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J Bacteriol. Jan 2003; 185(2): 391–398.
PMCID: PMC145334

CelI, a Noncellulosomal Family 9 Enzyme from Clostridium thermocellum, Is a Processive Endoglucanase That Degrades Crystalline Cellulose

Abstract

The family 9 cellulase gene celI of Clostridium thermocellum, was previously cloned, expressed, and characterized (G. P. Hazlewood, K. Davidson, J. I. Laurie, N. S. Huskisson, and H. J. Gilbert, J. Gen. Microbiol. 139:307-316, 1993). We have recloned and sequenced the entire celI gene and found that the published sequence contained a 53-bp deletion that generated a frameshift mutation, resulting in a truncated and modified C-terminal segment of the protein. The enzymatic properties of the wild-type protein were characterized and found to conform to those of other family 9 glycoside hydrolases with a so-called theme B architecture, where the catalytic module is fused to a family 3c carbohydrate-binding module (CBM3c); CelI also contains a C-terminal CBM3b. The intact recombinant CelI exhibited high levels of activity on all cellulosic substrates tested, with pH and temperature optima of 5.5 and 70°C, respectively, using carboxymethylcellulose as a substrate. Native CelI was capable of solubilizing filter paper, and the distribution of reducing sugar between the soluble and insoluble fractions suggests that the enzyme acts as a processive cellulase. A truncated form of the enzyme, lacking the C terminal CBM3b, failed to bind to crystalline cellulose and displayed reduced activity toward insoluble substrates. A truncated form of the enzyme, in which both the cellulose-binding CBM3b and the fused CBM3c were removed, failed to exhibit significant levels of activity on any of the substrates examined. This study underscores the general nature of this type of enzymatic theme, whereby the fused CBM3c plays a critical accessory role for the family 9 catalytic domain and changes its character to facilitate processive cleavage of recalcitrant cellulose substrates.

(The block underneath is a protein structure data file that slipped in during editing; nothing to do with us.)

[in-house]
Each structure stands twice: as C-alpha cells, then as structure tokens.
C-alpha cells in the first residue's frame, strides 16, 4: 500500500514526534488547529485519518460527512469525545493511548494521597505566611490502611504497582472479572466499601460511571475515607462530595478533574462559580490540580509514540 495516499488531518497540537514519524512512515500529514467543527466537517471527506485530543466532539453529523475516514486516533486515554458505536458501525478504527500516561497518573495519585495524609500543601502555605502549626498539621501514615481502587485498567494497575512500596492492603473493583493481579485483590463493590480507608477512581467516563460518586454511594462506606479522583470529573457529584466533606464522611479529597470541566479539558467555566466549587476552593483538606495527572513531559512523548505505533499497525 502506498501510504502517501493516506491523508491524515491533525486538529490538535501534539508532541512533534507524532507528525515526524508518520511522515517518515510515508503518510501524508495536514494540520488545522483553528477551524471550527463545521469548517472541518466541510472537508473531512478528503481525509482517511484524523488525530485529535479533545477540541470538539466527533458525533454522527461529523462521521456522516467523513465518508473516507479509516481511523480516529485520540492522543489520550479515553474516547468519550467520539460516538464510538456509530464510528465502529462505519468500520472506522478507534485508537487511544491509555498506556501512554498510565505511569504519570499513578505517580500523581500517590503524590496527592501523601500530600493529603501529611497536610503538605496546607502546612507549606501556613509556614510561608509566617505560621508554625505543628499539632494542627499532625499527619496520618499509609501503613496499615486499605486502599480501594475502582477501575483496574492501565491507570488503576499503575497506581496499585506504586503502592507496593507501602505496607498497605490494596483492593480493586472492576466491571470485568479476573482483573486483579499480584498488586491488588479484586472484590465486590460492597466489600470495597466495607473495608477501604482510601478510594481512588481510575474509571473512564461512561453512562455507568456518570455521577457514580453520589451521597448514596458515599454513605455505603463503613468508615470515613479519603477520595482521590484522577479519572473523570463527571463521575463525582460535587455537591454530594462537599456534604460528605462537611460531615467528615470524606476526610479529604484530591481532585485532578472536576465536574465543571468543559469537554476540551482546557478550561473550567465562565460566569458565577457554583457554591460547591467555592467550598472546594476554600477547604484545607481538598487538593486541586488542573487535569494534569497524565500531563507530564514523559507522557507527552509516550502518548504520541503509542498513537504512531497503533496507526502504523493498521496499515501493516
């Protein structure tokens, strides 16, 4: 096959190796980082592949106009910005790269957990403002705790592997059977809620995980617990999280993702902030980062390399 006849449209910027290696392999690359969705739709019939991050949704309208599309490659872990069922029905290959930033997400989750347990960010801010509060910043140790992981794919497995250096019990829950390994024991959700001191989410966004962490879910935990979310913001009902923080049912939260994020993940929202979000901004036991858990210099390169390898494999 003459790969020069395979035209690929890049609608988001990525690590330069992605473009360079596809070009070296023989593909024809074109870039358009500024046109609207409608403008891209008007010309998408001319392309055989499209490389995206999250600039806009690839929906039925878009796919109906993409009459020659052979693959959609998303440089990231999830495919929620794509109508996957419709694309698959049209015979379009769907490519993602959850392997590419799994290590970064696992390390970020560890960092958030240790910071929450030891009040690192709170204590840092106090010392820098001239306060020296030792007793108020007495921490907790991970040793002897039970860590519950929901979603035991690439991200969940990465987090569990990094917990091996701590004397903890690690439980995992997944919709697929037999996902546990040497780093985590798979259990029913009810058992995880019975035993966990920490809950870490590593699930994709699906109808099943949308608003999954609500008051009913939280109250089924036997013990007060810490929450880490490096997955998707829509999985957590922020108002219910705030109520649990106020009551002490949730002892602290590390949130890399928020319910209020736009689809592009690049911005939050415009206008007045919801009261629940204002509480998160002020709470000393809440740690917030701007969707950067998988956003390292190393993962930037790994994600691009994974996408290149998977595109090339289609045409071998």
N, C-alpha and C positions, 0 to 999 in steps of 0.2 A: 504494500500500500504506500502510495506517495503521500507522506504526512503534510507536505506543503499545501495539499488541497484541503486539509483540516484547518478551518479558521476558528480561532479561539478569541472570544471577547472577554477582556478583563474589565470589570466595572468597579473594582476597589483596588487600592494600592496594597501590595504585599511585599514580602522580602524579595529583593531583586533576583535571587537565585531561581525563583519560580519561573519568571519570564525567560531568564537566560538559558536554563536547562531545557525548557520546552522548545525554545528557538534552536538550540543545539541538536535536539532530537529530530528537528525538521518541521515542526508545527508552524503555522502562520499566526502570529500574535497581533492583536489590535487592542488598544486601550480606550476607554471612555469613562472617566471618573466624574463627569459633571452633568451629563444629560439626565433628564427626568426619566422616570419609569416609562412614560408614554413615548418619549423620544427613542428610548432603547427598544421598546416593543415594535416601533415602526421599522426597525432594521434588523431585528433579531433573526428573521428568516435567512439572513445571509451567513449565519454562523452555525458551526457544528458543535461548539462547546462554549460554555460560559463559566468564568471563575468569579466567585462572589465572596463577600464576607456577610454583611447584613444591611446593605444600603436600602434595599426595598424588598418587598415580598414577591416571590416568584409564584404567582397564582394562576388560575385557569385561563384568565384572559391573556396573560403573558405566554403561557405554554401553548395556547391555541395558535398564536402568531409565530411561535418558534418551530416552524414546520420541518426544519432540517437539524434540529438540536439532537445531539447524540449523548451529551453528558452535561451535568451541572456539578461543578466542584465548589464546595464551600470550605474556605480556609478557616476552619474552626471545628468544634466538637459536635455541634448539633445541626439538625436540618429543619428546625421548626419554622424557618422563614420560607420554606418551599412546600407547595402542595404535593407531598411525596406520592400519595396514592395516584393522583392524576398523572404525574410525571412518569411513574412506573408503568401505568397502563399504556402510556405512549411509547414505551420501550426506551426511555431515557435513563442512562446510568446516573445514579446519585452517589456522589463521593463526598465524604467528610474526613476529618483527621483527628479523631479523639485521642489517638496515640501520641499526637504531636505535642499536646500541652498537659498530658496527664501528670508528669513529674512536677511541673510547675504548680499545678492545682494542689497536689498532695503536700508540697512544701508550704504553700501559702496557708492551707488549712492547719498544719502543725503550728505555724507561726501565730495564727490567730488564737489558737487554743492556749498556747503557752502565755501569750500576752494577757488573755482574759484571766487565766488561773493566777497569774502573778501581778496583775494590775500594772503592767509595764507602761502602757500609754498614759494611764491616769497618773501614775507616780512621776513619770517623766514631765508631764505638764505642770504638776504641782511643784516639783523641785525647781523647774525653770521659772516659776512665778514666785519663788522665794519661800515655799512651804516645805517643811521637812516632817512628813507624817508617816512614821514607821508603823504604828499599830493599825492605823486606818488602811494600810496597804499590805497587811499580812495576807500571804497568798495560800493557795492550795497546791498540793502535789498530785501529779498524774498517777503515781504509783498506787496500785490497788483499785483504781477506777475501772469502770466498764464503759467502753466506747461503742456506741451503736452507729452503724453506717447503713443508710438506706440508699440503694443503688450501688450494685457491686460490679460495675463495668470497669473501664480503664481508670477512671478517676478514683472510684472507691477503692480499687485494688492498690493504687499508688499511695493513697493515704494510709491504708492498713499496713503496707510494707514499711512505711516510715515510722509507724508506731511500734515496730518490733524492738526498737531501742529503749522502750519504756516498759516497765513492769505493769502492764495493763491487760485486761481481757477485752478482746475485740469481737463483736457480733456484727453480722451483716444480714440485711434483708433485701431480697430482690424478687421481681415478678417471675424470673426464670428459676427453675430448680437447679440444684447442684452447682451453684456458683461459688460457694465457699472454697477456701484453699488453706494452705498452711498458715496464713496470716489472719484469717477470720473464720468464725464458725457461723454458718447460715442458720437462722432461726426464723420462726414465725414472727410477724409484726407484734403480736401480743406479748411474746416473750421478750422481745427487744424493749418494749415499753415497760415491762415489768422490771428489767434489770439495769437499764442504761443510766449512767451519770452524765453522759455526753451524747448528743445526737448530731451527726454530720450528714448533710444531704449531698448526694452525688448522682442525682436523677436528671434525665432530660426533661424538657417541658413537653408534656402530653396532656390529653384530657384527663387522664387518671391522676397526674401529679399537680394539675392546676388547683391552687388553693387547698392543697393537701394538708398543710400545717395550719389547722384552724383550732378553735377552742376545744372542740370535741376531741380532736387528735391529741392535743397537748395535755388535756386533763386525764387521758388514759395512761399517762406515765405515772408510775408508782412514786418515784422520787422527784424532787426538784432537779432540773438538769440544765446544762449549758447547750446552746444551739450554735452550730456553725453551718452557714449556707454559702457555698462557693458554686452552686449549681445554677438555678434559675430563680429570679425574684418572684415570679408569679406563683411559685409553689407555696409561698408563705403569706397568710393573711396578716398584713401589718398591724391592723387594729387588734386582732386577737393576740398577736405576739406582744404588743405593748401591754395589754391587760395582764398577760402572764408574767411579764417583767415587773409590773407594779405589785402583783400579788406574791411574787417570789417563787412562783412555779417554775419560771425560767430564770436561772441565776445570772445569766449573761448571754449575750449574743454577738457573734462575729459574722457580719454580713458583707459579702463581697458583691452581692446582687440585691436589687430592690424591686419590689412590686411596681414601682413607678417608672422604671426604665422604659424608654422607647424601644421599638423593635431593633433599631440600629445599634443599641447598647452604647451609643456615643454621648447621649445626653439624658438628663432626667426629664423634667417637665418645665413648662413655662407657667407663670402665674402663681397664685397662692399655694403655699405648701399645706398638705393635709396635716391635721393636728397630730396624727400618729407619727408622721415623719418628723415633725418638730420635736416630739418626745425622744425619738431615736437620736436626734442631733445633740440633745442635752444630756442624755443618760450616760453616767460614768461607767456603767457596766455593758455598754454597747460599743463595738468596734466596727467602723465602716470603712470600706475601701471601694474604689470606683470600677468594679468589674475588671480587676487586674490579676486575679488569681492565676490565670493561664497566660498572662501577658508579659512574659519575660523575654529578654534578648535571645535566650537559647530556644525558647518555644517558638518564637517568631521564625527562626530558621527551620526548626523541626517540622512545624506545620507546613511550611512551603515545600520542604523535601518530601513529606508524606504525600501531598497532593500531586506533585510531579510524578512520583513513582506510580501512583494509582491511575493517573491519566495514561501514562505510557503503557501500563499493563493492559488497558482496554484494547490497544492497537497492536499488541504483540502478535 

Clostridium thermocellum is an anaerobic thermophilic bacterium, known for its efficient degradation of cellulose and other plant cell wall polysaccharides (6). To this end, the cellulase system of this bacterium includes a remarkable variety of enzymes, some existing in the free state but most associated with a multienzyme complex known as the cellulosome (3, 5, 7, 11, 23, 29, 33).

Cellulases are modular enzymes, which possess a catalytic domain that hydrolyzes the β-1,4-glucosidic bond of the cellulose chain (9, 13, 14, 16, 35). The enzymes are categorized into 13 of the 85 sequence-based glycoside hydrolase families (17-19). Glycoside hydrolases that act on high-molecular-weight polymers are usually multimodular enzymes that contain one or more noncatalytic domains that potentiate or modify the primary hydrolytic action of the enzyme.

Thus far, more than 20 different cellulosome-associated enzymes from C. thermocellum have been sequenced, including cellulases, xylanases, mannanases, a chitinase, and a lichenase from 10 different glycoside hydrolase families. All of the cellulosomal enzymes contain a specialized accessory module, the dockerin domain, which effects incorporation of the parent enzyme into the complex. The enzymes are attached to the cellulosome via interaction of the dockerin with a complementary cohesin domain, borne in multiple copies by a scaffolding protein. The latter protein also contains a family 3a carbohydrate-binding module (CBM), which binds cellulose and delivers the cellulosome and its complement of enzymes to the insoluble substrate. Three different types of noncellulosomal plant cell wall-degrading enzymes have been described: those that have their own cellulose-binding CBM that delivers the enzyme to its substrate, those that carry an S-layer homology domain that anchors the enzyme onto the bacterial cell surface, and simple enzymes that are free of accessory domains.

Previously, a noncellulosomal C. thermocellum enzyme, CelI, and its respective gene, celI, were characterized (15). The recombinant enzyme showed endoglucanase activity but displayed no activity against crystalline cellulose. The sequence indicated that CelI contains a family 9 catalytic domain at its N terminus, followed by two very similar family 3 CBMs. At the time, the role of the C terminal CBMs was unclear, although it was acknowledged that they exhibited sequence similarity to modules that bound cellulose. Subsequent studies have shown that family 9 cellulases can be fused to CBM belonging to a subfamily of family 3, designated CBM3c. The crystal structure of an example of a family 9 cellulase, the endoglucanase E4 from Thermobifida fusca (28), revealed that the CBM3c is fused to the catalytic domain, suggesting a close functional interrelationship between the two domains. Instead of binding directly to crystalline cellulose, CBM3c was proposed to play a helper role by feeding individual carbohydrate chains of the substrate into the catalytic site (2, 4, 28). The CBM at the C terminus was of the conventional variety (i.e., from subfamily 3b), designed to bind the enzyme to the surface of the cellulose substrate (33, 36).